However, the on-duty officers didn’t contact the CNS, as she wasn’t under arrest, and therefore, it wasn’t required. So, they simply took the visibly intoxicated woman, locked her in a cell, called no one, gave her no medical attention, avoided her, and basically, left her to die.
Following the recommendations of then acting state coroner Teresa O’Sullivan, NSW attorney general Mark Speakman announced in mid-October that changes had been made to the CNS system, so that if police do detain an intoxicated Aboriginal person, they must contact the ALS.
Warning signs ignored
“What they should have done is taken her to the hospital,” Ms Hanshaw said, in relation to officers first picking up Ms Maher off the street. “Maitland hospital was a lot closer than Maitland police station.” And she added that DT had pleaded with the officers to get Rebecca medical help.
But, what the officers did do was place the noticeably intoxicated woman in a cell alone and avoid her. Senior constable Elizabeth South said she’d had concerns as to whether Maher was breathing early on. And on occasions, officers checked on her via a CCTV monitor, rather than in person.
Ms Hanshaw attended the coronial inquiry into Ms Maher’s death in early March this year. And from what she heard and saw, she believes that Rebecca had stopped breathing long before she was pronounced dead at close to 6 am that morning.
While coroner O’Sullivan concluded that given her “severely intoxicated” state, as well as the concerns of a number of officers over whether she was breathing in the first hours of her detention, police should have called her an ambulance.
Emergency medicine expert Dr John Vinen told the NSW Coroner’s Court that had the officers responded in this way and called paramedics, Rebecca Maher would have survived.
A long time coming
“There’s systemic racism throughout all government departments: from the prime minister’s cabinet down,” continued Ms Hanshaw, who MCed the Blak Deaths in Custody (BDIC) forum held at NSW parliament a few weeks back.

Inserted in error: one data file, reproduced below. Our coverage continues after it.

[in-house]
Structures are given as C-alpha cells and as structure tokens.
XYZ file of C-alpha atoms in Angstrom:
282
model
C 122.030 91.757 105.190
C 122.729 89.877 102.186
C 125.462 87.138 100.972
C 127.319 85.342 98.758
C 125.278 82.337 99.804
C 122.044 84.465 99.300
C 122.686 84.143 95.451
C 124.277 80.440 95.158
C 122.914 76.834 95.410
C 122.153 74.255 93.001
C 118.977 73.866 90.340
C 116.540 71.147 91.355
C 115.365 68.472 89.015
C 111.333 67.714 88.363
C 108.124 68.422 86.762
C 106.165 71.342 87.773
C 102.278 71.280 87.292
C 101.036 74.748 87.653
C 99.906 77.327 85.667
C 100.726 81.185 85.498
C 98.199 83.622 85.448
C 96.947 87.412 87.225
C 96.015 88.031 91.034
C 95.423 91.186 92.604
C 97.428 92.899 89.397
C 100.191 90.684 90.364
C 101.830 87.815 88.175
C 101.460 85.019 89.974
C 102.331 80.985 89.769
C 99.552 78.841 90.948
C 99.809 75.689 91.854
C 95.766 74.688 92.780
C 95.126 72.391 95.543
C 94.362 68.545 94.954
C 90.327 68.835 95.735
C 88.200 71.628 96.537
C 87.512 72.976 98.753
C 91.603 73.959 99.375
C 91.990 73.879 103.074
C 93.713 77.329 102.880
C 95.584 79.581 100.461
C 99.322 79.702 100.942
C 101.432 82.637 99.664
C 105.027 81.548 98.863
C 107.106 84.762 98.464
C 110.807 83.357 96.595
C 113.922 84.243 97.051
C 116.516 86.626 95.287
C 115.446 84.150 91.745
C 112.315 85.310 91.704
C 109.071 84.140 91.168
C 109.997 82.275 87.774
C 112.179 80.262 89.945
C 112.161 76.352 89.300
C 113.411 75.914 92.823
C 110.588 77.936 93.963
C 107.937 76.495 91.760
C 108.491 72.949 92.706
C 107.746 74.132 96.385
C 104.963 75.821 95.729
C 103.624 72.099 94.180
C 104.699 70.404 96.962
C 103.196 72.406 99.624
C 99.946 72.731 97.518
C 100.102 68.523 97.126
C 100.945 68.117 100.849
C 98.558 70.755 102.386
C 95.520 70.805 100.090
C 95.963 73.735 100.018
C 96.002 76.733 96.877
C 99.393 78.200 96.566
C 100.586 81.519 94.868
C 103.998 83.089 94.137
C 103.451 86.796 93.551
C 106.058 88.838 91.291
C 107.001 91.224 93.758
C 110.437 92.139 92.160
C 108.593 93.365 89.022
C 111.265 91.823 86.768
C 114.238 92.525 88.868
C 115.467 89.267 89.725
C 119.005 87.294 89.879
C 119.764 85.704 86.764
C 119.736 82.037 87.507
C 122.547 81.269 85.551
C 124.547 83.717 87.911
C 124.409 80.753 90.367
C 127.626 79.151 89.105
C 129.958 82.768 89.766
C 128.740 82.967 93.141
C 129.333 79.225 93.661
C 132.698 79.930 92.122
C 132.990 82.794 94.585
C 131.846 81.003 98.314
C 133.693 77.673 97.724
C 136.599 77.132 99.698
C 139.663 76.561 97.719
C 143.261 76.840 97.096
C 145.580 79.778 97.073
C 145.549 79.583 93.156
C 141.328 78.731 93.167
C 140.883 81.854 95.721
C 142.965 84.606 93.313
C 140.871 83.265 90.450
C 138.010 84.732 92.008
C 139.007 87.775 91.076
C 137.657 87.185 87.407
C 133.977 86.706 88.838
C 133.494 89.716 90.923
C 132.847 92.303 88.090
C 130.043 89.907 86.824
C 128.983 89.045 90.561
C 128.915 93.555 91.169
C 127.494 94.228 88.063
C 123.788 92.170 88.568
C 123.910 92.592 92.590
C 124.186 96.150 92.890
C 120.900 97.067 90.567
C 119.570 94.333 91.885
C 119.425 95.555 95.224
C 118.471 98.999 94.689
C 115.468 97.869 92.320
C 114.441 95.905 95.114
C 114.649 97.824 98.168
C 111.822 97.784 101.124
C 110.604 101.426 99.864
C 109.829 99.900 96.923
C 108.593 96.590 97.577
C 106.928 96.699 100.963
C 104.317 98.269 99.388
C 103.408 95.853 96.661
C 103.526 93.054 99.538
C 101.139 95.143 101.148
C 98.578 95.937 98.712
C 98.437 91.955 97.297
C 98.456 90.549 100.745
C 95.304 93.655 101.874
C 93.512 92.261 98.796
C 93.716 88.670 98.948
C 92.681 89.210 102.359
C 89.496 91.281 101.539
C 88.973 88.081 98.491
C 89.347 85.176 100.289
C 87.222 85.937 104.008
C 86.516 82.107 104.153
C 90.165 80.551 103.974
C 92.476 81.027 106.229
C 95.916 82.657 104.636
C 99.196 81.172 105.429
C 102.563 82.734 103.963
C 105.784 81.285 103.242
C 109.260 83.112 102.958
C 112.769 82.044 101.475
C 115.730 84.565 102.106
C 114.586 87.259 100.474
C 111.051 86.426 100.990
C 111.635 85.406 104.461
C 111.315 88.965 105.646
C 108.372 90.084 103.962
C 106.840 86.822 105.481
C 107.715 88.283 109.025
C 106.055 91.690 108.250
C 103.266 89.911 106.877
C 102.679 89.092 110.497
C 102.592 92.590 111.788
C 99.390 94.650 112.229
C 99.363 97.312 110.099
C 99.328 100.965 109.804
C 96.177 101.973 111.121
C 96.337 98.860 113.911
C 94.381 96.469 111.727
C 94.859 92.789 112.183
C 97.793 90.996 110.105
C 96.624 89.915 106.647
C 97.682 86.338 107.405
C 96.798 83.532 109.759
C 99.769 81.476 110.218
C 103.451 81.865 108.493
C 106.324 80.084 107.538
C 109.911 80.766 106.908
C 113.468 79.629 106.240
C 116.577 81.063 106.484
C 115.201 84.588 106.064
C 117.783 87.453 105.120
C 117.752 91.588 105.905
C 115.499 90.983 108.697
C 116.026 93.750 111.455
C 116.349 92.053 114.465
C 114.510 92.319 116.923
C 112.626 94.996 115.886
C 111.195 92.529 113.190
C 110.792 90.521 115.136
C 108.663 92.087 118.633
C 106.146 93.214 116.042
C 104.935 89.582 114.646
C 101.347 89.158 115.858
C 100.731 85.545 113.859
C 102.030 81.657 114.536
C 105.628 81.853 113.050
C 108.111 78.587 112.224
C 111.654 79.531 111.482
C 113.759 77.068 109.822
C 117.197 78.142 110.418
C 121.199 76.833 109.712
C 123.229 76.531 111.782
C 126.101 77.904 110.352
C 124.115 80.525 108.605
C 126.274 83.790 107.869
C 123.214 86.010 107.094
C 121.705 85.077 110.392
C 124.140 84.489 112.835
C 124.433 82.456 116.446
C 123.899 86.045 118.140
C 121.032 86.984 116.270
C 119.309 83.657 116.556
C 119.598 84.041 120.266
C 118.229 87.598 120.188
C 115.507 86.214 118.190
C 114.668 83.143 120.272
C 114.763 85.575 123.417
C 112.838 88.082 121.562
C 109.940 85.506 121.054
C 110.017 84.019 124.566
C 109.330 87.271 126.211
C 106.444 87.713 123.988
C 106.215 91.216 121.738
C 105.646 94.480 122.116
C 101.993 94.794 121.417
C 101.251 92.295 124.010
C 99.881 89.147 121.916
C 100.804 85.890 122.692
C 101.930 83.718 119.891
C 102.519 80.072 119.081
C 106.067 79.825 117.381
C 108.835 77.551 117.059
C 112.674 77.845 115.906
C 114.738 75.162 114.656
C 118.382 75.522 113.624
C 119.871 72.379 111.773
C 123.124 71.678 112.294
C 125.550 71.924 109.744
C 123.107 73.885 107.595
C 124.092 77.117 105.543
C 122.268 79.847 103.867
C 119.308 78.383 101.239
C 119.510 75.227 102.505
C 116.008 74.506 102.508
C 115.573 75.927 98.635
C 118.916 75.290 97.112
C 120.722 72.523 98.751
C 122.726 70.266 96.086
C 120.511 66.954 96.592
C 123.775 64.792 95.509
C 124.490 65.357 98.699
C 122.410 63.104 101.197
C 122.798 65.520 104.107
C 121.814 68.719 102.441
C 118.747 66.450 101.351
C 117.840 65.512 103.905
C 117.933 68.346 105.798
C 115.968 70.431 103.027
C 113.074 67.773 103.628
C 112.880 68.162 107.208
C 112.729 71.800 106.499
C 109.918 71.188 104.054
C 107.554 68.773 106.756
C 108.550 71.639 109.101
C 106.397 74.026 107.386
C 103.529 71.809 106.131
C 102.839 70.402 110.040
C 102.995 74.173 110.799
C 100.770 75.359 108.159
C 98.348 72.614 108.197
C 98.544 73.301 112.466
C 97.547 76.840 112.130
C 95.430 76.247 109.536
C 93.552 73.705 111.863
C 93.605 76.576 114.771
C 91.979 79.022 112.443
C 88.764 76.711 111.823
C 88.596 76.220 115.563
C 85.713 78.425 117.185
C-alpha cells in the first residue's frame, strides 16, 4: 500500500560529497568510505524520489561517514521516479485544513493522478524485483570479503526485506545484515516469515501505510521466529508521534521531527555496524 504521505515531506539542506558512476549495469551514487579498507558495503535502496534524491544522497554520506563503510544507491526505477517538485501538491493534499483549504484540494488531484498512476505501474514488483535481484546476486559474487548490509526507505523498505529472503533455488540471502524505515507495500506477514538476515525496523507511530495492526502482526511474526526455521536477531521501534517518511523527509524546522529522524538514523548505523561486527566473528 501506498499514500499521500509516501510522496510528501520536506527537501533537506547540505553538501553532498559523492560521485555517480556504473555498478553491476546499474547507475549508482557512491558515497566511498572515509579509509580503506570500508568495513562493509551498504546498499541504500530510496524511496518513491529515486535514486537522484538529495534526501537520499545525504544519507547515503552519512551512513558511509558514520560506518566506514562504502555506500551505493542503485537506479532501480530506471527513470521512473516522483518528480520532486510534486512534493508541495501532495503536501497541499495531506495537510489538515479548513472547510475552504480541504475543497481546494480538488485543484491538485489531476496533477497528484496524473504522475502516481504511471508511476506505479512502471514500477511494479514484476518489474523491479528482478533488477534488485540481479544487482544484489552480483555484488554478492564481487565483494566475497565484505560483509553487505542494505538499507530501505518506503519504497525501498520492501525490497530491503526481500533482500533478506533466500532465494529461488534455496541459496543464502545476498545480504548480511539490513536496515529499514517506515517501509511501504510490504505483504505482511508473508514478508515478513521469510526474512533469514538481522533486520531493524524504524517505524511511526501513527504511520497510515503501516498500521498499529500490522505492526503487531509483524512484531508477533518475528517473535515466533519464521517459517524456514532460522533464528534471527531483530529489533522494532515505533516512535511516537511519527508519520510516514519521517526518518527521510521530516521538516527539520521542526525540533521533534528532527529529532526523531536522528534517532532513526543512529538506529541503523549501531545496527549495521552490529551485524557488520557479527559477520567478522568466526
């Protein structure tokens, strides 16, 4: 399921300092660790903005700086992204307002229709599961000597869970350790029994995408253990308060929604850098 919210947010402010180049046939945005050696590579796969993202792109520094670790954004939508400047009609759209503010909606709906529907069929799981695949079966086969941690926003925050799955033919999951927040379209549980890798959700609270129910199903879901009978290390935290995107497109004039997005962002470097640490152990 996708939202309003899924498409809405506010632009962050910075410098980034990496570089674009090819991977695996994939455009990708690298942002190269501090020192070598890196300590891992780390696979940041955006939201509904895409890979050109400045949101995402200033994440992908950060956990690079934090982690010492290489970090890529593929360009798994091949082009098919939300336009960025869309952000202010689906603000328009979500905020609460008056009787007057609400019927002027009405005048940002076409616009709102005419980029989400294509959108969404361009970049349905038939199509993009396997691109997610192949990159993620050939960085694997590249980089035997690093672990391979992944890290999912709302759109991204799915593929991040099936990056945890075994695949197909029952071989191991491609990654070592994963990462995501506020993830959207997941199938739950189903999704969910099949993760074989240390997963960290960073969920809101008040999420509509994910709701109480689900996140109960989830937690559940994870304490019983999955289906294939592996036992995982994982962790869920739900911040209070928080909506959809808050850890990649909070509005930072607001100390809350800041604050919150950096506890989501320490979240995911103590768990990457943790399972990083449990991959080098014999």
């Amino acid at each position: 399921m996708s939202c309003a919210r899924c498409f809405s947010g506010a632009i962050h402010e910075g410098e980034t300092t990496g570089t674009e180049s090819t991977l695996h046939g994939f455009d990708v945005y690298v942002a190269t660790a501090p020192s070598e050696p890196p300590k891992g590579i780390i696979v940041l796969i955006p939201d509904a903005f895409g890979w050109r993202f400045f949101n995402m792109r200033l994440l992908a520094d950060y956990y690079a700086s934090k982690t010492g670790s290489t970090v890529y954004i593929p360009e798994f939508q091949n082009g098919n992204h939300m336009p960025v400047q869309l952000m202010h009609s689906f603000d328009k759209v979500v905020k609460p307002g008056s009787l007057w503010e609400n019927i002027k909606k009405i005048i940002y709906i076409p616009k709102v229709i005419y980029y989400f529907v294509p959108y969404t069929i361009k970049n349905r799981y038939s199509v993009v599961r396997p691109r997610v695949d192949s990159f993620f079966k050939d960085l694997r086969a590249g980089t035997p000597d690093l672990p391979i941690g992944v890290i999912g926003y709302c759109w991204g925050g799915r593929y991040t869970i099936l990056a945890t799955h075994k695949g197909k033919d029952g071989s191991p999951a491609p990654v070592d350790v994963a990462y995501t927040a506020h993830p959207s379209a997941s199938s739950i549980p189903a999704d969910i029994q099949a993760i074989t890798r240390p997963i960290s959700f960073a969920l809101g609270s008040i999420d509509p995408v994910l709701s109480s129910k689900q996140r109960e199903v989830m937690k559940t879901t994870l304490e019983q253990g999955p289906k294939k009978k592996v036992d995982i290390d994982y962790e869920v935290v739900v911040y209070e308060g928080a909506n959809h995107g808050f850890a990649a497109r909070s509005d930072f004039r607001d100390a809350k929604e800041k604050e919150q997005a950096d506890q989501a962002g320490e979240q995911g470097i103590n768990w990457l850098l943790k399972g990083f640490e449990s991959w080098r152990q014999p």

Jointly run by the Indigenous Social Justice Association Sydney and FIRE, the BDIC campaign points to the links between First Nations deaths in police and corrective services custody. And it’s calling for reforms around the issue.
Through Justice Aunties, Hanshaw is doing her bit to prevent further Aboriginal deaths inside. The Newcastle initiative has a focus on “intervening between Indigenous people and the justice system from first contact”, providing those in need with support through all stages of the system.
Ms Hanshaw points out that the first Royal Commission held in this country was in 1915 in Western Australia, which was an inquiry into “wrongful treatment of Aboriginal people in custody”. And she questions why, 114 years on, the nation is still having the same discussion.
As far as Hanshaw is concerned, it’s all to do with accountability, as “there’s no reason for corrective services officers or police officers not to be arrested and charged” over these deaths.
“And until such time, when one is charged, nothing is going to change,” she concluded. “When they’re held accountable for their negligence, then – and only then – will they start considering not to act in the way that they do.”
Paul Gregoire is a Sydney-based journalist and writer. He has a focus on human rights issues, encroachments on civil liberties, drug law reform, gender diversity and First Nations rights. Prior to Sydney Criminal Lawyers®, he wrote for VICE and was the news editor at Sydney’s City Hub.